Most of us are fortunate enough to grow up surrounded by love. We are coddled, swaddled, and shown off from birth. As we grow, even the most minute of accomplishments are broadcast: first steps, ballet recitals, little league games, we are born Rockstars. Toys, friends, and schedules, all provided to us by our two favorite people: Dad, the strongest man on earth and Mom, the woman who can fix anything with a kiss. But slowly, we change, and we crave freedom to the point of rebellion. All of those things provided for us become dare I say, passé, solely because our parents picked them out. Eventually, those parents who gave to us so freely often become seen as the “bad guys”. They keep us contained with rules, chores, and curfews. I myself am perhaps the most guilty of feeling trapped by this prison and rushing towards a poorly formulated escape plot.
We all dreamt of growing up, moving away and being free. Until we arrived… now here we sit, with no one to blame for curtailing our freedoms but ourselves. For us, the Peter Pan Generation Y of 20 Somethings, perhaps the scariest realization is that we miss being able to play the blame game… No more saying “Sorry friends, I can’t get drunk with you and make bad decisions tonight because my stupid mother (you remember, that lady who ensures I am fed and presentable in public) is being a total b*tch.” Now, we sit hard at work, while our Twitter, Facebook, Instagram and Snapchats are abuzz with the real time reminders of the fun we could be having… If our stupid adult selves hadn’t grounded us.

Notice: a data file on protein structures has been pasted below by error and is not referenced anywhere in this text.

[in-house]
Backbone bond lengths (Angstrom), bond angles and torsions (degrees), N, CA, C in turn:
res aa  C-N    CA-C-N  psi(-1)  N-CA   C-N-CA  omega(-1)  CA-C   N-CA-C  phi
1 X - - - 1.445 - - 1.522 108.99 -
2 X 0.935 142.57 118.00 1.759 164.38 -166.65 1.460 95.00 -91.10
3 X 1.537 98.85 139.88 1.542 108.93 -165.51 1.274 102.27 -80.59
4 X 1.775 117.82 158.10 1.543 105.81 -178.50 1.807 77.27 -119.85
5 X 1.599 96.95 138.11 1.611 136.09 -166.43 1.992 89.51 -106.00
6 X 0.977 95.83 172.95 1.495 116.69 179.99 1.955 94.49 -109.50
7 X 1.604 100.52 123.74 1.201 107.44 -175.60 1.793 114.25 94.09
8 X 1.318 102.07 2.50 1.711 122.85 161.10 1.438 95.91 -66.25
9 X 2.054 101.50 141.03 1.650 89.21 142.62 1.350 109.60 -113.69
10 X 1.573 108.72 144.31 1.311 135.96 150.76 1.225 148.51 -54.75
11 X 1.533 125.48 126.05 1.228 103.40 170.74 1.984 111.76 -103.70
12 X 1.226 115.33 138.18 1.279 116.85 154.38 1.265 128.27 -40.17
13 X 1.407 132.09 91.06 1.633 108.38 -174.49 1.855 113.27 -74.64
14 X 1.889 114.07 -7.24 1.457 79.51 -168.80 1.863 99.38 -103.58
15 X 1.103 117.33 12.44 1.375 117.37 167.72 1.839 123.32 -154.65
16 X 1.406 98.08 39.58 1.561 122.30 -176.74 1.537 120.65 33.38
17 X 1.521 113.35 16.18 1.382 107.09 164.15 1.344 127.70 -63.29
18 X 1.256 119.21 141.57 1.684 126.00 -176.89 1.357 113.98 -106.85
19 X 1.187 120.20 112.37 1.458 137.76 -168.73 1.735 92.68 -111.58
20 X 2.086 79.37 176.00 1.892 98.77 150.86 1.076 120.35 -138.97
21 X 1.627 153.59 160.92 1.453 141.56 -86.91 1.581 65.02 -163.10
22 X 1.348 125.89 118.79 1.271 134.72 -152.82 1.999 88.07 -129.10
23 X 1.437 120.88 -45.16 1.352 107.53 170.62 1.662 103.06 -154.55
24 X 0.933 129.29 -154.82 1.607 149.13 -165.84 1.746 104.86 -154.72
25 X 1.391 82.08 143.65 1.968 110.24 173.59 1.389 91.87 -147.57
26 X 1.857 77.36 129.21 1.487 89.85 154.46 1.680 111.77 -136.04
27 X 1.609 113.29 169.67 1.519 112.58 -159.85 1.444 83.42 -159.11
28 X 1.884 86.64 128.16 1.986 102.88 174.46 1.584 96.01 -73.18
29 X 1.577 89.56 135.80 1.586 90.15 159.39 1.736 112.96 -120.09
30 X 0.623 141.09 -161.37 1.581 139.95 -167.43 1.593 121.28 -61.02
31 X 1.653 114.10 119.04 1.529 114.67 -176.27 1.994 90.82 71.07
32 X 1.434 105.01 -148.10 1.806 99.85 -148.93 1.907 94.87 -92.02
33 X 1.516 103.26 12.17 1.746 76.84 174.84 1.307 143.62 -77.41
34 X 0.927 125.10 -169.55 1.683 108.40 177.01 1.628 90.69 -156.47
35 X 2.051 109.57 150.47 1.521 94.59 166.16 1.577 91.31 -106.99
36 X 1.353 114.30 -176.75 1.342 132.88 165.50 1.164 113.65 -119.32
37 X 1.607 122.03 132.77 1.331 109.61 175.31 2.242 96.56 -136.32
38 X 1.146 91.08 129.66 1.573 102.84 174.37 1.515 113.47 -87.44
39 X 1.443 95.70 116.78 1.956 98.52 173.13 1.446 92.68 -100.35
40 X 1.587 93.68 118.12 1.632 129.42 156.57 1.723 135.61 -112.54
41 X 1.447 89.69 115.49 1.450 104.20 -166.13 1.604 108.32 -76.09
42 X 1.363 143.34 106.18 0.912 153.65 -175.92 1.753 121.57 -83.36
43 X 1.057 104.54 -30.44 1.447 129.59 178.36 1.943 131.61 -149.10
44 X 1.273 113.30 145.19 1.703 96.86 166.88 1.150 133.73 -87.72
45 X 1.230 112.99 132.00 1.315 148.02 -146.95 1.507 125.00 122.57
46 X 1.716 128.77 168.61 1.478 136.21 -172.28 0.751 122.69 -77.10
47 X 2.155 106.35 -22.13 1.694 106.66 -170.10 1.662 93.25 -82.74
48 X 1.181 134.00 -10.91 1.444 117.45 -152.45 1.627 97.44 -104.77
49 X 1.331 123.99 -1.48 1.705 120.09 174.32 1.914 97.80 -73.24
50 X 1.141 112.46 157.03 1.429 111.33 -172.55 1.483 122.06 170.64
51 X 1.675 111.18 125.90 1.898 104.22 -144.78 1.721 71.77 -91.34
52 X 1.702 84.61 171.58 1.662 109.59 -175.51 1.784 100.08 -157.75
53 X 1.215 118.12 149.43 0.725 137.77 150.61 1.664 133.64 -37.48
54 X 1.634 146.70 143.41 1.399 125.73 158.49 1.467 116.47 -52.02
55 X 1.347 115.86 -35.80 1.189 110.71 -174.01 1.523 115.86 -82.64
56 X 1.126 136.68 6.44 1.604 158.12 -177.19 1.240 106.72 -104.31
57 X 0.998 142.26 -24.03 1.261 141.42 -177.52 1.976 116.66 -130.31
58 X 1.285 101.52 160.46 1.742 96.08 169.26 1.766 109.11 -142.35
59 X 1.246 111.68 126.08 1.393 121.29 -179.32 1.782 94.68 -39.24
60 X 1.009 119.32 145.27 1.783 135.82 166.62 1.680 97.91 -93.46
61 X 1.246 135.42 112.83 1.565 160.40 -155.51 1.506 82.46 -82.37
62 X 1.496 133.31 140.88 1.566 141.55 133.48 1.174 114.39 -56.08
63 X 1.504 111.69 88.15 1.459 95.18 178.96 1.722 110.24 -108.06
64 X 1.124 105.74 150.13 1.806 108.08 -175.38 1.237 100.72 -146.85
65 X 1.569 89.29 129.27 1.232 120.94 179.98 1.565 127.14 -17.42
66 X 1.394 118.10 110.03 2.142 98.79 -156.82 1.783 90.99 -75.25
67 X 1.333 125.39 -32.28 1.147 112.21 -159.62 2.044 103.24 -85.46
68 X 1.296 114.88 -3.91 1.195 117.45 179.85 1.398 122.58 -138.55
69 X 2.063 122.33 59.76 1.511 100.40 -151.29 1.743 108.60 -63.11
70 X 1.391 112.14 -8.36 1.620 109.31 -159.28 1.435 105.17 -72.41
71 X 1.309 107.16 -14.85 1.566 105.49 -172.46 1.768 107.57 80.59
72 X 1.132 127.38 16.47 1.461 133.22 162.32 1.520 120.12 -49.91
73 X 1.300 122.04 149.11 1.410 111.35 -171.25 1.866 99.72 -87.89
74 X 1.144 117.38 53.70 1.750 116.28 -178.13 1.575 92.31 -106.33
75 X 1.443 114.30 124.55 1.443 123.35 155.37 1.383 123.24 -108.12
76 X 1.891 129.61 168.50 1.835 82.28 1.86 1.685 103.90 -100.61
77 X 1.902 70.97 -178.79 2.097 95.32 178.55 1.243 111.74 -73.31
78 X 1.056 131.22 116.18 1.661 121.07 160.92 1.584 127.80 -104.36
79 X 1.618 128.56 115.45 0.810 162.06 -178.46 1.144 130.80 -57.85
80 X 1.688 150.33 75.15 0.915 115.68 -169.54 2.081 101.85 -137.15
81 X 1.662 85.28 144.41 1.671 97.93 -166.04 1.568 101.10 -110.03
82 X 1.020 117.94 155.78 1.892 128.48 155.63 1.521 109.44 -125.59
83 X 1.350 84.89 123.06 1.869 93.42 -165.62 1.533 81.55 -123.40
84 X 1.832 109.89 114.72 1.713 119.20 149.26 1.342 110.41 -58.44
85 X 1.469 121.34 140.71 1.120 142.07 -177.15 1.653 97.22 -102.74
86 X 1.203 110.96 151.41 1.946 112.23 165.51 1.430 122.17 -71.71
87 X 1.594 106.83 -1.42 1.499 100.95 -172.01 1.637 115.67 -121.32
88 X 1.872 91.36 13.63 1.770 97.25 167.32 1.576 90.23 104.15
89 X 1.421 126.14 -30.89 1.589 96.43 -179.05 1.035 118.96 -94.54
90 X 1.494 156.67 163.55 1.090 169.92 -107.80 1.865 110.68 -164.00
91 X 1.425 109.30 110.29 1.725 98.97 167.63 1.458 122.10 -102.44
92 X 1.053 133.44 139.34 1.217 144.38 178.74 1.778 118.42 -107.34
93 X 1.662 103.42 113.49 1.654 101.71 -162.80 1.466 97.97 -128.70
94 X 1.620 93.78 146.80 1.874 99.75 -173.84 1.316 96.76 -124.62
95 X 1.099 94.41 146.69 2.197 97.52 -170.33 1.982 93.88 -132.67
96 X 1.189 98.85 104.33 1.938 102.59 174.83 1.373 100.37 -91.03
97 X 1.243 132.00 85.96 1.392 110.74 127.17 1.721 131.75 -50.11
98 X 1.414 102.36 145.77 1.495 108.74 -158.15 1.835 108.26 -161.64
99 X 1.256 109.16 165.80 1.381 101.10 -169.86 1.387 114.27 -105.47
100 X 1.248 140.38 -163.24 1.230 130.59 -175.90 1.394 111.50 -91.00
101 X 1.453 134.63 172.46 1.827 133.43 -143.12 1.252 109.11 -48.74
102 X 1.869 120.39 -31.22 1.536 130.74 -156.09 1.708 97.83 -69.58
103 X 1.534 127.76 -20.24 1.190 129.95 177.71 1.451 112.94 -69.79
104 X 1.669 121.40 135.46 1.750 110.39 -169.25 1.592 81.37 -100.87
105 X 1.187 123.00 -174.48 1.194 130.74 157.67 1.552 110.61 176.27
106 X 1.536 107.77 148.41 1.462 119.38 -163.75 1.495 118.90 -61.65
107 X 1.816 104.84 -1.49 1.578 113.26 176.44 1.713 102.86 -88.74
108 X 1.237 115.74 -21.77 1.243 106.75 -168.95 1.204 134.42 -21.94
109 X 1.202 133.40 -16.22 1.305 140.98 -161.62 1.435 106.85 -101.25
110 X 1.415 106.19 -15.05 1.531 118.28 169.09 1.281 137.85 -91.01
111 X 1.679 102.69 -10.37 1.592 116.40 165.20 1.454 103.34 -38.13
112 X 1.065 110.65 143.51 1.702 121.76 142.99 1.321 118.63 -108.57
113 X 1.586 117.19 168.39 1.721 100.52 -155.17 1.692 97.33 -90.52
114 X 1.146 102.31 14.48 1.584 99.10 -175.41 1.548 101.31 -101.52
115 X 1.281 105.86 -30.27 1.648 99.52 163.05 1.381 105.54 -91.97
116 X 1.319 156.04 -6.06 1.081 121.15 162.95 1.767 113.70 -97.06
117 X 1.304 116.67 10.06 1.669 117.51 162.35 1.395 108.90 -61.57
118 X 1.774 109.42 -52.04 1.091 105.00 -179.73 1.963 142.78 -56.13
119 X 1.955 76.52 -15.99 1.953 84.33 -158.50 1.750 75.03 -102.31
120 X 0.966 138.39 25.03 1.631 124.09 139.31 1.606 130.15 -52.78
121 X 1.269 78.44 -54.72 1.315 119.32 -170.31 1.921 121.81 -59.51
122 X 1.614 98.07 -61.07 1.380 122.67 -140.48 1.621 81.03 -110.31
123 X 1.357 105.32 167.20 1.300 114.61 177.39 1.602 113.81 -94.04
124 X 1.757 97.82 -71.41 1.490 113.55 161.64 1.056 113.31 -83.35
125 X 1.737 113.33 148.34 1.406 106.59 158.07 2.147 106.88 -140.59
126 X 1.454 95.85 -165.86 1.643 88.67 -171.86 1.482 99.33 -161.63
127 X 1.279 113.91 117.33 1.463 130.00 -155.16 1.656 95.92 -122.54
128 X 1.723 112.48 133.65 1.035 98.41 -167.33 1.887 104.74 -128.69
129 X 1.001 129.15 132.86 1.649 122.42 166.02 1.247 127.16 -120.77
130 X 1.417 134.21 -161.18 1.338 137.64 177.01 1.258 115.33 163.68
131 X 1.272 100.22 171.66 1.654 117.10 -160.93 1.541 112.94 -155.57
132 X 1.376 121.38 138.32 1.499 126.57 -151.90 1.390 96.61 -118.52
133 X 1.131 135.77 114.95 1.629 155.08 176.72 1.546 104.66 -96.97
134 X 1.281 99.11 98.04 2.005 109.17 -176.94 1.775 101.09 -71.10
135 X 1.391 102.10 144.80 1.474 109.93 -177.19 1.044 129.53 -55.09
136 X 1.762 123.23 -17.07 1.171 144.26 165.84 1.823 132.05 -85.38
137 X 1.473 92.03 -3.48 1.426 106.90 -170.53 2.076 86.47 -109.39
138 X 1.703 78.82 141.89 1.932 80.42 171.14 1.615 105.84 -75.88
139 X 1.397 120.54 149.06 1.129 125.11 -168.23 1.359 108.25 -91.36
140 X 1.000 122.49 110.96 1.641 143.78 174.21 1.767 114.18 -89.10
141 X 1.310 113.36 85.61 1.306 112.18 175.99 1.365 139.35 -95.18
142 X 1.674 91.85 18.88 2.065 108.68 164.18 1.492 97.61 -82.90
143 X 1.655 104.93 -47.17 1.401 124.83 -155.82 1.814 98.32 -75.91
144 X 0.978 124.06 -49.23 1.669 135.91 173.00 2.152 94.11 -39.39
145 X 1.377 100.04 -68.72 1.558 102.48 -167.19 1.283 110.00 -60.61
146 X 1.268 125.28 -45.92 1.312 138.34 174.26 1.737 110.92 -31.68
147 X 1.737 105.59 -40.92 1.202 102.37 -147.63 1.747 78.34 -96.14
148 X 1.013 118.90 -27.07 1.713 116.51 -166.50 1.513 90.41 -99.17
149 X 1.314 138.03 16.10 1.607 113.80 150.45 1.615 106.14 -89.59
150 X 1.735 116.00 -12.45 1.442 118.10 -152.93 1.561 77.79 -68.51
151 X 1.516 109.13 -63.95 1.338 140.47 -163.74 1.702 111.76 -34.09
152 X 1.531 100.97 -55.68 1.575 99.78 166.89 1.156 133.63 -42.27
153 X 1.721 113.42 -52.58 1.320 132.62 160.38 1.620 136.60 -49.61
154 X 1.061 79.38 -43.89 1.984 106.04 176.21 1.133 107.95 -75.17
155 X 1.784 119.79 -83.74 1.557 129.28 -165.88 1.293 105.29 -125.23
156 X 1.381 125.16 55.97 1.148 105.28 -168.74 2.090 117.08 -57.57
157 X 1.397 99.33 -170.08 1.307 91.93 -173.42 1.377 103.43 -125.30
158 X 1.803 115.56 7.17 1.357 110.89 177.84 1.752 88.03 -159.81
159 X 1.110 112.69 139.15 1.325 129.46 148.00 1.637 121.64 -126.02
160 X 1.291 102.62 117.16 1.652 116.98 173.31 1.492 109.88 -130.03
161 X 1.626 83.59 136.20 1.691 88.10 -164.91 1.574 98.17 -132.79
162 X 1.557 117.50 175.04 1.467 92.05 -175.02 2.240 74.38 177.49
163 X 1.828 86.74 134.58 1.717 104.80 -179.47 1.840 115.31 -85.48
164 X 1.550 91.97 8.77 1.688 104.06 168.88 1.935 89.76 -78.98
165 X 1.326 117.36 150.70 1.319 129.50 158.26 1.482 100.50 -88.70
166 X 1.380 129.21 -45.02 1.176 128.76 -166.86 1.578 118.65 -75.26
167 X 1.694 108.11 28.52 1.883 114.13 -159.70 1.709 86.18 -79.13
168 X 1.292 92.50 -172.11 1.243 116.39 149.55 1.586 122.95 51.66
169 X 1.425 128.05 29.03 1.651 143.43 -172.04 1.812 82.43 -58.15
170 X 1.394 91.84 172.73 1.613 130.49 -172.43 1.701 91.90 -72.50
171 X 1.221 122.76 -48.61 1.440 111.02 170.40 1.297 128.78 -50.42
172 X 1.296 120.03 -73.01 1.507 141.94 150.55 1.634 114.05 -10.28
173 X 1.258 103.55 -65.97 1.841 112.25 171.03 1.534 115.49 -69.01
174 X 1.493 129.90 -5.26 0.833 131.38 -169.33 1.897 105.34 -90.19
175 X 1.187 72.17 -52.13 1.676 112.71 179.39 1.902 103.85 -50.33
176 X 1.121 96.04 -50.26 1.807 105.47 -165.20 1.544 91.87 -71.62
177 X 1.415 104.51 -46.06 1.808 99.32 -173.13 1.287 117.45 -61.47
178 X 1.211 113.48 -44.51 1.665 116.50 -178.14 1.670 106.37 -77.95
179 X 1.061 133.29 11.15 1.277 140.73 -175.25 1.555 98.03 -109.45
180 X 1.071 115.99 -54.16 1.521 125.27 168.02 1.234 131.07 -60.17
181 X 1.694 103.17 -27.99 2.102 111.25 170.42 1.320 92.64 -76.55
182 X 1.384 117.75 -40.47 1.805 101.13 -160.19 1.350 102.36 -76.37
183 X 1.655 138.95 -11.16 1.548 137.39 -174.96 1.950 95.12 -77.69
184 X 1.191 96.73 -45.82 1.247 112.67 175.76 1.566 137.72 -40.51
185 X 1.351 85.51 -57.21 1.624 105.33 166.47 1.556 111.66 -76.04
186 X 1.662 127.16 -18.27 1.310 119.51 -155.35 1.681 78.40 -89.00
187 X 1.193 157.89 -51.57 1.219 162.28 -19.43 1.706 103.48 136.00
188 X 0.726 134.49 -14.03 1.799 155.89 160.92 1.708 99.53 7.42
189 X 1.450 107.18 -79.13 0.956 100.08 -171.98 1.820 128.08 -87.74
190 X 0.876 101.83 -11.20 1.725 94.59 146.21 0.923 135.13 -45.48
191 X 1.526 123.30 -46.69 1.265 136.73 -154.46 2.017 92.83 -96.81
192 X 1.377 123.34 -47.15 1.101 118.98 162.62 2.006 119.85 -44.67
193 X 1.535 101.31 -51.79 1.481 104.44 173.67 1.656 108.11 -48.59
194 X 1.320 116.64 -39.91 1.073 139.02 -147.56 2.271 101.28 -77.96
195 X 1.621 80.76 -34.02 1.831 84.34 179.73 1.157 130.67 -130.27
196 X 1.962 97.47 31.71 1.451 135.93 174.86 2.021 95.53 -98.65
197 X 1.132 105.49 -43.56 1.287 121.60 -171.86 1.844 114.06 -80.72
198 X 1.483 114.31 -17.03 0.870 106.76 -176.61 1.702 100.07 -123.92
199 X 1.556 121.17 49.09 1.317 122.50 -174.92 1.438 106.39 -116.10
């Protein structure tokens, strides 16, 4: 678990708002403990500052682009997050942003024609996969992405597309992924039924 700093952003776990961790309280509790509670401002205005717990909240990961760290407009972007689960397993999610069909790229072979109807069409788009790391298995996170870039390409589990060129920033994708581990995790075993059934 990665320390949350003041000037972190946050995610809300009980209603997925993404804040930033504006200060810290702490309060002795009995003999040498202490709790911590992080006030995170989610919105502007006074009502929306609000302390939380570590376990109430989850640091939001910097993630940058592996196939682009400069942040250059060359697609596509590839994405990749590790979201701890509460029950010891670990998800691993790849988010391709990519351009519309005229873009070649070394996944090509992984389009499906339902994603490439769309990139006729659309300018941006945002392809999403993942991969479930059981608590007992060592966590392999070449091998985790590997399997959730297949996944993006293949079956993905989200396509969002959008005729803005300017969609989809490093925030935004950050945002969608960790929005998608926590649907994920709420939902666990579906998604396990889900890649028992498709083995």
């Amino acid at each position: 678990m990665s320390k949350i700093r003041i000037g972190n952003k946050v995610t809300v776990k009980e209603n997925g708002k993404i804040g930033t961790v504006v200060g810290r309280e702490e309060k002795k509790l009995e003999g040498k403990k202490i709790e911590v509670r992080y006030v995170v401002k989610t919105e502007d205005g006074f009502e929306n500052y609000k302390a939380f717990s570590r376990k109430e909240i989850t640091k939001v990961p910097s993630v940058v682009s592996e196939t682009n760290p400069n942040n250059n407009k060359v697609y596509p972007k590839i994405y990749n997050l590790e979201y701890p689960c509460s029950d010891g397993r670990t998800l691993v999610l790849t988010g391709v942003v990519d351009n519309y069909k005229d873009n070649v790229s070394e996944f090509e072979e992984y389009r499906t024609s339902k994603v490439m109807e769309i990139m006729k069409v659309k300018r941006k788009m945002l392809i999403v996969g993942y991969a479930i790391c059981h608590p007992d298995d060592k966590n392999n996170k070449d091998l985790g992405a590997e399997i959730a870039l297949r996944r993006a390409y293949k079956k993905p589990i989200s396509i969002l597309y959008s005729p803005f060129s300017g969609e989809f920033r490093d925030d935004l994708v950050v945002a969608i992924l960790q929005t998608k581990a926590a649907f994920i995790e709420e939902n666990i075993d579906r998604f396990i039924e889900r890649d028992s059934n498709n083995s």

How old were you when you had to sit that child you once were down and tell them they couldn’t be an astronaut, a ballerina, or the President of the United States? How many friends and people in your life have you forced yourself to let go because they “weren’t good for you”? The realization that growing up means being the “bad guy” to our inner child terrifies us… especially me…
When did we become the “bad guys”? Did we wake up one day and leave our favorite Barbie or GI Joe to collect dust? Or did we slowly wean ourselves off like the “bad guys” who took away our first bottles, binkies, and baby blankets did? When did magazines like Highlights for Kids get replaced by Cosmo and GQ? If you’re like me, you don’t remember… But judging by the piles of unread Esquire & GQ on my coffee table (which I know are impressing no one) it’s happened.
But, that’s not all we don’t recall… Think back to when you were but a child. Remember how easy it was to be happy? The blanket forts, coloring books, running into mommy or daddy’s arms when they came home. Hell, for me, not being picked last at basketball in gym class made my entire week. Now, remember how proud of you the “bad guys” were when you got an A on that math test, made a sports team, or finally took out the trash? Think back to the look on your mother’s face when you gave her that macaroni necklace, how your father glowed with pride when you gave him that ugly tie… It was the little things that made us (and them) the happiest… As we mature and have to become our own “bad guys” don’t forget to appreciate the little things your inner child enjoys and tries to show you, let them come out and play once in a while, you’ll be proud of them, I promise.
So, this weekend when we head out in droves to the bars to that have replaced the cafeterias where we used to congregate, the blocks where we used to play hide and seek, and that neighbor’s backyard where you used to catch fireflies, let’s order a Shirley Temple with extra Maraschino Cherries, raise our glasses and toast to the happy kids we once were, who would’ve given anything to be up past curfew and in a “grown up bar”.